archive_teaser_image_4

ARRI Archive Technologies


A race against time

All around the world, film archives have to deal with the immense amount of film material that has accumulated over the last century, most of which has yet to be digitized to an acceptable standard.
The early years of cinema saw a profusion of short-lived film formats, which complicates matters; worse still is the fact that overuse and poor storage conditions have led to damage of many different types, from torn or missing perforations to scratches, warping and shrinkage of film materials.
In many instances, the struggle to preserve what remains of our collective cinematic heritage is a race against time.

The challenge that lies ahead

  • There are many different types of material: black-and-white and color films, unique and non-standard formats, films on a cellulose-nitrate, cellulose-acetate or triacetate base. Both emulsion and film carrier are subject to degradation and are affected by different types of problems. Torn or missing perforations, scratches, warping and shrinkage are only the most common issues affecting archive material. 

  • Depending on the storage conditions and age of archive film material, various degrees of shrinkage are common.

  • A typical restoration process requires a lot of dust and scratch removal. This can be a time-consuming task, as can the elimination of mold artefacts.

  • Film archives contain all kinds of film formats and perforation types.

  • Nitrate film, which ceased to be used in 1951, requires the most urgent attention, as this material deteriorates constantly and is highly flammable. 

Quotes

The ARRISCAN allows us to digitally preserve unusual, early film formats that would otherwise be lost to time, secure in the knowledge that even the most fragile materials will be transferred safely.

Richard Falkner, Ngā Taonga Sound & Vision

The Wet Gate saves time, but more importantly it fixes problems that could not be fixed in any other way.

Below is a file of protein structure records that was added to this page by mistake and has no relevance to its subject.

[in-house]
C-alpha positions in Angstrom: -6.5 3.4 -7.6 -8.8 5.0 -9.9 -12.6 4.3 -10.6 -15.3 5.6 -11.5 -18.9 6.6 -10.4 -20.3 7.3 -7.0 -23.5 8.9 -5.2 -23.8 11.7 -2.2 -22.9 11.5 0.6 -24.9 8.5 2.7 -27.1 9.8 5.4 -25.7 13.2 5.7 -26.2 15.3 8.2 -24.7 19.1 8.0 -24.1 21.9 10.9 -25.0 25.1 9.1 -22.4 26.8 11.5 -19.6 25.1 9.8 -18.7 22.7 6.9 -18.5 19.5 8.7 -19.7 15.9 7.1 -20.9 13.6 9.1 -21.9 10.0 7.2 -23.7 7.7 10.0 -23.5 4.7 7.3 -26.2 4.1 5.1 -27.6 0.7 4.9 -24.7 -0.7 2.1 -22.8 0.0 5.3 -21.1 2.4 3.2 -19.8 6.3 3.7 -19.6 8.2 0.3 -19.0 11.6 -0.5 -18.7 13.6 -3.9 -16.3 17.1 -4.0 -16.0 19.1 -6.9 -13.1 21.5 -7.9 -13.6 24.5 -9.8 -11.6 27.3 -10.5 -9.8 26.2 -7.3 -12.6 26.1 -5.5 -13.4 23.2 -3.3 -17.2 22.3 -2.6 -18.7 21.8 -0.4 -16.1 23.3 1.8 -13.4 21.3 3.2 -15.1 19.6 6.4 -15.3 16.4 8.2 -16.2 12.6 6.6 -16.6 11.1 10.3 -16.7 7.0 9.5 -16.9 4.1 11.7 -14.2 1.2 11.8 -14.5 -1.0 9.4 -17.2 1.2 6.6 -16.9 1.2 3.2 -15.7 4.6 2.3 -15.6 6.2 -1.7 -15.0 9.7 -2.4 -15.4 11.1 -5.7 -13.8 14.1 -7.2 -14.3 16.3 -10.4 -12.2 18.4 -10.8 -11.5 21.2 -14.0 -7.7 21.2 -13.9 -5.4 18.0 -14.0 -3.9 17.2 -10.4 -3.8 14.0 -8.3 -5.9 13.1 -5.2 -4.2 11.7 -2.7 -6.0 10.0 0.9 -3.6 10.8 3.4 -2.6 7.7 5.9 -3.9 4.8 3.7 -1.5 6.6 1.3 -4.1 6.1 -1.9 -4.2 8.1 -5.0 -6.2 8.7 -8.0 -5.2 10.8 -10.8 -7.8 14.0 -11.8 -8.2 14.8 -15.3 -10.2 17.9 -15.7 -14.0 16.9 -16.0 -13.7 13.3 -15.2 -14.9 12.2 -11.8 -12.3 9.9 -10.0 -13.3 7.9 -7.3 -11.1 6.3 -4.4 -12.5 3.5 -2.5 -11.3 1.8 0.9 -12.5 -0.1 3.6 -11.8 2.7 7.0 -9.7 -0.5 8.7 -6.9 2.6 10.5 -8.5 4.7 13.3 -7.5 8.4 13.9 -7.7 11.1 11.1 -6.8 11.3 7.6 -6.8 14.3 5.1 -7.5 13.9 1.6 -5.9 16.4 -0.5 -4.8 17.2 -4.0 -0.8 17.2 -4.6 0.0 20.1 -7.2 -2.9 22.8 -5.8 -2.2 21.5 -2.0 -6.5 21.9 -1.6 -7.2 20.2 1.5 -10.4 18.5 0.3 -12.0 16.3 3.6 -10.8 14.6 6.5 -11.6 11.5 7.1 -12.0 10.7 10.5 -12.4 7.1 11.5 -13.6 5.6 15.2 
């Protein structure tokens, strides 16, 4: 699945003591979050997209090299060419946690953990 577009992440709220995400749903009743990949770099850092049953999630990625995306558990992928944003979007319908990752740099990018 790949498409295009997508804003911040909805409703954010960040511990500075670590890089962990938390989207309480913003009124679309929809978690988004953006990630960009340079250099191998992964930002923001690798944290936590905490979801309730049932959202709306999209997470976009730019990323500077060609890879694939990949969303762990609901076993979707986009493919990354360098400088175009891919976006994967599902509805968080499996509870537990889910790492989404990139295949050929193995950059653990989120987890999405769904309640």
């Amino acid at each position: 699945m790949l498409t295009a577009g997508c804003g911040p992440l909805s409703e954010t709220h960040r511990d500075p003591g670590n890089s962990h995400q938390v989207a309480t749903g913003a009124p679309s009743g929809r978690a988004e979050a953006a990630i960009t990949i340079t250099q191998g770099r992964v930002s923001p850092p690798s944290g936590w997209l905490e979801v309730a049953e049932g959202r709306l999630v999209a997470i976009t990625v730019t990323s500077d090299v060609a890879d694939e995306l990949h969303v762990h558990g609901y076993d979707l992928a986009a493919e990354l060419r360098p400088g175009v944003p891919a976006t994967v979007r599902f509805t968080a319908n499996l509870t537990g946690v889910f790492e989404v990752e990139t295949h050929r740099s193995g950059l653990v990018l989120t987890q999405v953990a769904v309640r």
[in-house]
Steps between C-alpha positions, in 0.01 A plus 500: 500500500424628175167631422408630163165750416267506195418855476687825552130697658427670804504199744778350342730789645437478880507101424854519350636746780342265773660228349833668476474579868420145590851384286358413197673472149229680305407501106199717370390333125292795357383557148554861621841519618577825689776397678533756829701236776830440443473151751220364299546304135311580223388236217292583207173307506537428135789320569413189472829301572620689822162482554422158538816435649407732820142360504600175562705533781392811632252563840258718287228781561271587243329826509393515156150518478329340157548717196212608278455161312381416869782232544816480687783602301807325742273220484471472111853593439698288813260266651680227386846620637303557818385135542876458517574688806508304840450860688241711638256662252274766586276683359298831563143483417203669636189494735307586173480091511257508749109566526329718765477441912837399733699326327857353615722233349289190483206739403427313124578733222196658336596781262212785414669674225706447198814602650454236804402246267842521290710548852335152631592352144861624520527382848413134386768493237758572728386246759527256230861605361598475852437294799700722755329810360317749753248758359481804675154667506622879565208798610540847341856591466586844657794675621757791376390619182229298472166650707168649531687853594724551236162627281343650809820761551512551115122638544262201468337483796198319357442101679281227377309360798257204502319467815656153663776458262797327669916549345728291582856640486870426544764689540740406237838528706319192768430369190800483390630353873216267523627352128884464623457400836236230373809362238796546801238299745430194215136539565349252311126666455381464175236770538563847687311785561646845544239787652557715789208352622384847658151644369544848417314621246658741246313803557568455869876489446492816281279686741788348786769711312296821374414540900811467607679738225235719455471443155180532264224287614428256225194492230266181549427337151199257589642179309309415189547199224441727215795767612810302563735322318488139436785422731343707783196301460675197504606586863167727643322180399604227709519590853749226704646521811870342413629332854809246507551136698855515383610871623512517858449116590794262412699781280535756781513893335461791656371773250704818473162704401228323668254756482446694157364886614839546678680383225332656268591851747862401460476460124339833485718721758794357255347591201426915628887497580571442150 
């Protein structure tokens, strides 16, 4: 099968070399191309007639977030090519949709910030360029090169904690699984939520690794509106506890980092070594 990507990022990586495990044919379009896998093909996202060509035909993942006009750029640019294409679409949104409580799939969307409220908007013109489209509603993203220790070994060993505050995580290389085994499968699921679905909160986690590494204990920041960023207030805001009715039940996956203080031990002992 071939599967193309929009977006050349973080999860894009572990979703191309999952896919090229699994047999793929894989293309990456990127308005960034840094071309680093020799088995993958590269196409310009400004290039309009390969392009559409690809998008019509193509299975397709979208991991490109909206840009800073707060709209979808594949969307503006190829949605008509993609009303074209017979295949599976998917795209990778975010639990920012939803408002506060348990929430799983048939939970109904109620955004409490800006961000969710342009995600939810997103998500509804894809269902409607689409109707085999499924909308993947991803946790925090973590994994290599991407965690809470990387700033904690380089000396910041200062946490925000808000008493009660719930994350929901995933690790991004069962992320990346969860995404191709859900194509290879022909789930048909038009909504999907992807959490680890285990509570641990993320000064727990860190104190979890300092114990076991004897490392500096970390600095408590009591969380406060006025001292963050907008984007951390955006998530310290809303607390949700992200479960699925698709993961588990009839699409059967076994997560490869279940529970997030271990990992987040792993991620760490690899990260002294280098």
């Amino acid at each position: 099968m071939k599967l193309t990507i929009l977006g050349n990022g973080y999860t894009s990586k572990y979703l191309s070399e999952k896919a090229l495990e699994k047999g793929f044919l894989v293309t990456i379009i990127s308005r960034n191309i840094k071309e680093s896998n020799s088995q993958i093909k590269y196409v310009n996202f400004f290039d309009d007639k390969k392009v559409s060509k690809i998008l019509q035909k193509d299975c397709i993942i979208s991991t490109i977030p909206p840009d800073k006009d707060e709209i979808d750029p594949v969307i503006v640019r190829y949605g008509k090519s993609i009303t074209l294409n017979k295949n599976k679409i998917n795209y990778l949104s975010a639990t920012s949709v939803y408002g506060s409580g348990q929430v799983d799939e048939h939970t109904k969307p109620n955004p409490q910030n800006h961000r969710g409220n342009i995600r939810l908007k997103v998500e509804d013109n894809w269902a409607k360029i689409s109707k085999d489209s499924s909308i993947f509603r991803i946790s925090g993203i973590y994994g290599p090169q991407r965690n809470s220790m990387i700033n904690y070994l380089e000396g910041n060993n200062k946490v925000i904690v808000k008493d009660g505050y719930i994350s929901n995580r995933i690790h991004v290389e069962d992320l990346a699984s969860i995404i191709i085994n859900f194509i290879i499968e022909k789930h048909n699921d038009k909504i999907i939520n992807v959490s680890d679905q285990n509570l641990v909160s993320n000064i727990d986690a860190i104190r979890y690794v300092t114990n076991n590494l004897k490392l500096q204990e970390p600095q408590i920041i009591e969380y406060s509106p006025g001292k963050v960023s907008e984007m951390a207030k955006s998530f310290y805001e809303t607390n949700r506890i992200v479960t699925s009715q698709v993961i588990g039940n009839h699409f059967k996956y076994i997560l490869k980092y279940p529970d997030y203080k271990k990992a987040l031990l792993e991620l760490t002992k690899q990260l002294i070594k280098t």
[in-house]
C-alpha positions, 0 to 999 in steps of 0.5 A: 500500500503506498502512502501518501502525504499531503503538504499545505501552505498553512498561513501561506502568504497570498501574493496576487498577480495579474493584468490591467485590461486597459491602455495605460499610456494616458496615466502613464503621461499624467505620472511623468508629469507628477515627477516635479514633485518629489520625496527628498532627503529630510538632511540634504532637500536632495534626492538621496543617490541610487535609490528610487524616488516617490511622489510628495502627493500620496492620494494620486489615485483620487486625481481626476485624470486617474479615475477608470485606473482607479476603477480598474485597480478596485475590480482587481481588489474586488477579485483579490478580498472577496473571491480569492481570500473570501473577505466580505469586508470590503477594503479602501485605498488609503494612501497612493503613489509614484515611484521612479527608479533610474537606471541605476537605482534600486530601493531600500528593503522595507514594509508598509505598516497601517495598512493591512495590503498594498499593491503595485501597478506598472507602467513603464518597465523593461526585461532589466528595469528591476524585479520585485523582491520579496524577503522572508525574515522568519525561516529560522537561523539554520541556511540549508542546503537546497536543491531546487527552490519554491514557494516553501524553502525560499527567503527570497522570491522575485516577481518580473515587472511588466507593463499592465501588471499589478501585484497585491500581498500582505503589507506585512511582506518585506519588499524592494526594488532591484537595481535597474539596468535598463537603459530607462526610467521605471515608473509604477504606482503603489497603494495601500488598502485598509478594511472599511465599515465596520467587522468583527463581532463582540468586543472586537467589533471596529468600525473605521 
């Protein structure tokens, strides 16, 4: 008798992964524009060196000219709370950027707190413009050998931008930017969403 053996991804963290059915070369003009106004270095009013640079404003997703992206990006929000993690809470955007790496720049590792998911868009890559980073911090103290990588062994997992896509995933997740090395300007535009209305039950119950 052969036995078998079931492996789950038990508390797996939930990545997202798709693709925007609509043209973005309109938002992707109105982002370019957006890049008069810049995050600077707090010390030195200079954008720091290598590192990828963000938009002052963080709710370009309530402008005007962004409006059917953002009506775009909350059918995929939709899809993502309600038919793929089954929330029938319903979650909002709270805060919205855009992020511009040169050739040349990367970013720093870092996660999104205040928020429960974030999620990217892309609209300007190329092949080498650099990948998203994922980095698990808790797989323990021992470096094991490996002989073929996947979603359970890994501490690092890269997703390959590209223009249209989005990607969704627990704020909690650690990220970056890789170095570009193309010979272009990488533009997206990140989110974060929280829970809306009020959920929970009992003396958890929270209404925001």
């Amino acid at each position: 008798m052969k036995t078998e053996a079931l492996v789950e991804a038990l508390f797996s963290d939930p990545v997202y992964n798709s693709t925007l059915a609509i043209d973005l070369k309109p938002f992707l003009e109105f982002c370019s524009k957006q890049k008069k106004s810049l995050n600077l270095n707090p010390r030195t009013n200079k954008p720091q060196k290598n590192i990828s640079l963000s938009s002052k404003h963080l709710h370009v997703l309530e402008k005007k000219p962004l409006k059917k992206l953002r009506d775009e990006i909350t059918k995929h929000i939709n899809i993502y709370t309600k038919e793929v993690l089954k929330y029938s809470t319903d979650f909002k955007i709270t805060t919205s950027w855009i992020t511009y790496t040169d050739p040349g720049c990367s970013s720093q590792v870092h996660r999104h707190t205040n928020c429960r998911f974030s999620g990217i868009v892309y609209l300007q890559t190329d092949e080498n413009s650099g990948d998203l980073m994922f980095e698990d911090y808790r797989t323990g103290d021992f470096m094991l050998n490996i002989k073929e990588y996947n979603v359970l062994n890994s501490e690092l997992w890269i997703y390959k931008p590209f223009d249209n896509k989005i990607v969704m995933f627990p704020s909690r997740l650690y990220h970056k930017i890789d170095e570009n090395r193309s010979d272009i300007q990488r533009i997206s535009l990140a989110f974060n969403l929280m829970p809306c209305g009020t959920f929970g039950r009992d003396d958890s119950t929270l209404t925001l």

Davide Pozzi, Director of L’Immagine Ritrovata, Italy

If we get a really bad section then we’ll put it through the Wet Gate.

Ben Thompson, Image Quality Section Leader,
BFI National Archive

The idea is to have a complete chain with the ARRISCAN and ARRILASER, in order to not only restore our collection, but also to preserve it for a long time to come.

Pawel Smietanka, Head of Film Restorations, 
Polish National Film Archive

Thanks to the ARRISCAN’s pinless scanning function and Wet Gate, our Film Restoration Project can now deal with old archive films that were shot 70 years ago.

Wang JianXiong, VP and CTO and Xiao Bo, Senior Technician of China Film Post Production Company

The ARRISCAN’s archive transport mode allows the movement and tension to be tailored for a variety of distressed source materials, producing digital scans of the highest quality…

John Palmer, Digital Imaging Consultant, UK

The ARRISCAN’s archive transport mode allows the movement and tension to be tailored for a variety of distressed source materials, producing digital scans of the highest quality…

Jimmy Fournier, engineer, National Film Board Canada

I was really amazed by how advanced the technology is for film restoration in Europe and how much effort ARRI has put into the archiving industry.

Jeffrey Sonora, FPJ Productions, Philippines

The keyword behind our decision to go with ARRI is preservation…our fundamental concern when dealing with our collections is that we care for them properly.

Charles Fairall, Head of Conservation, British Film Institute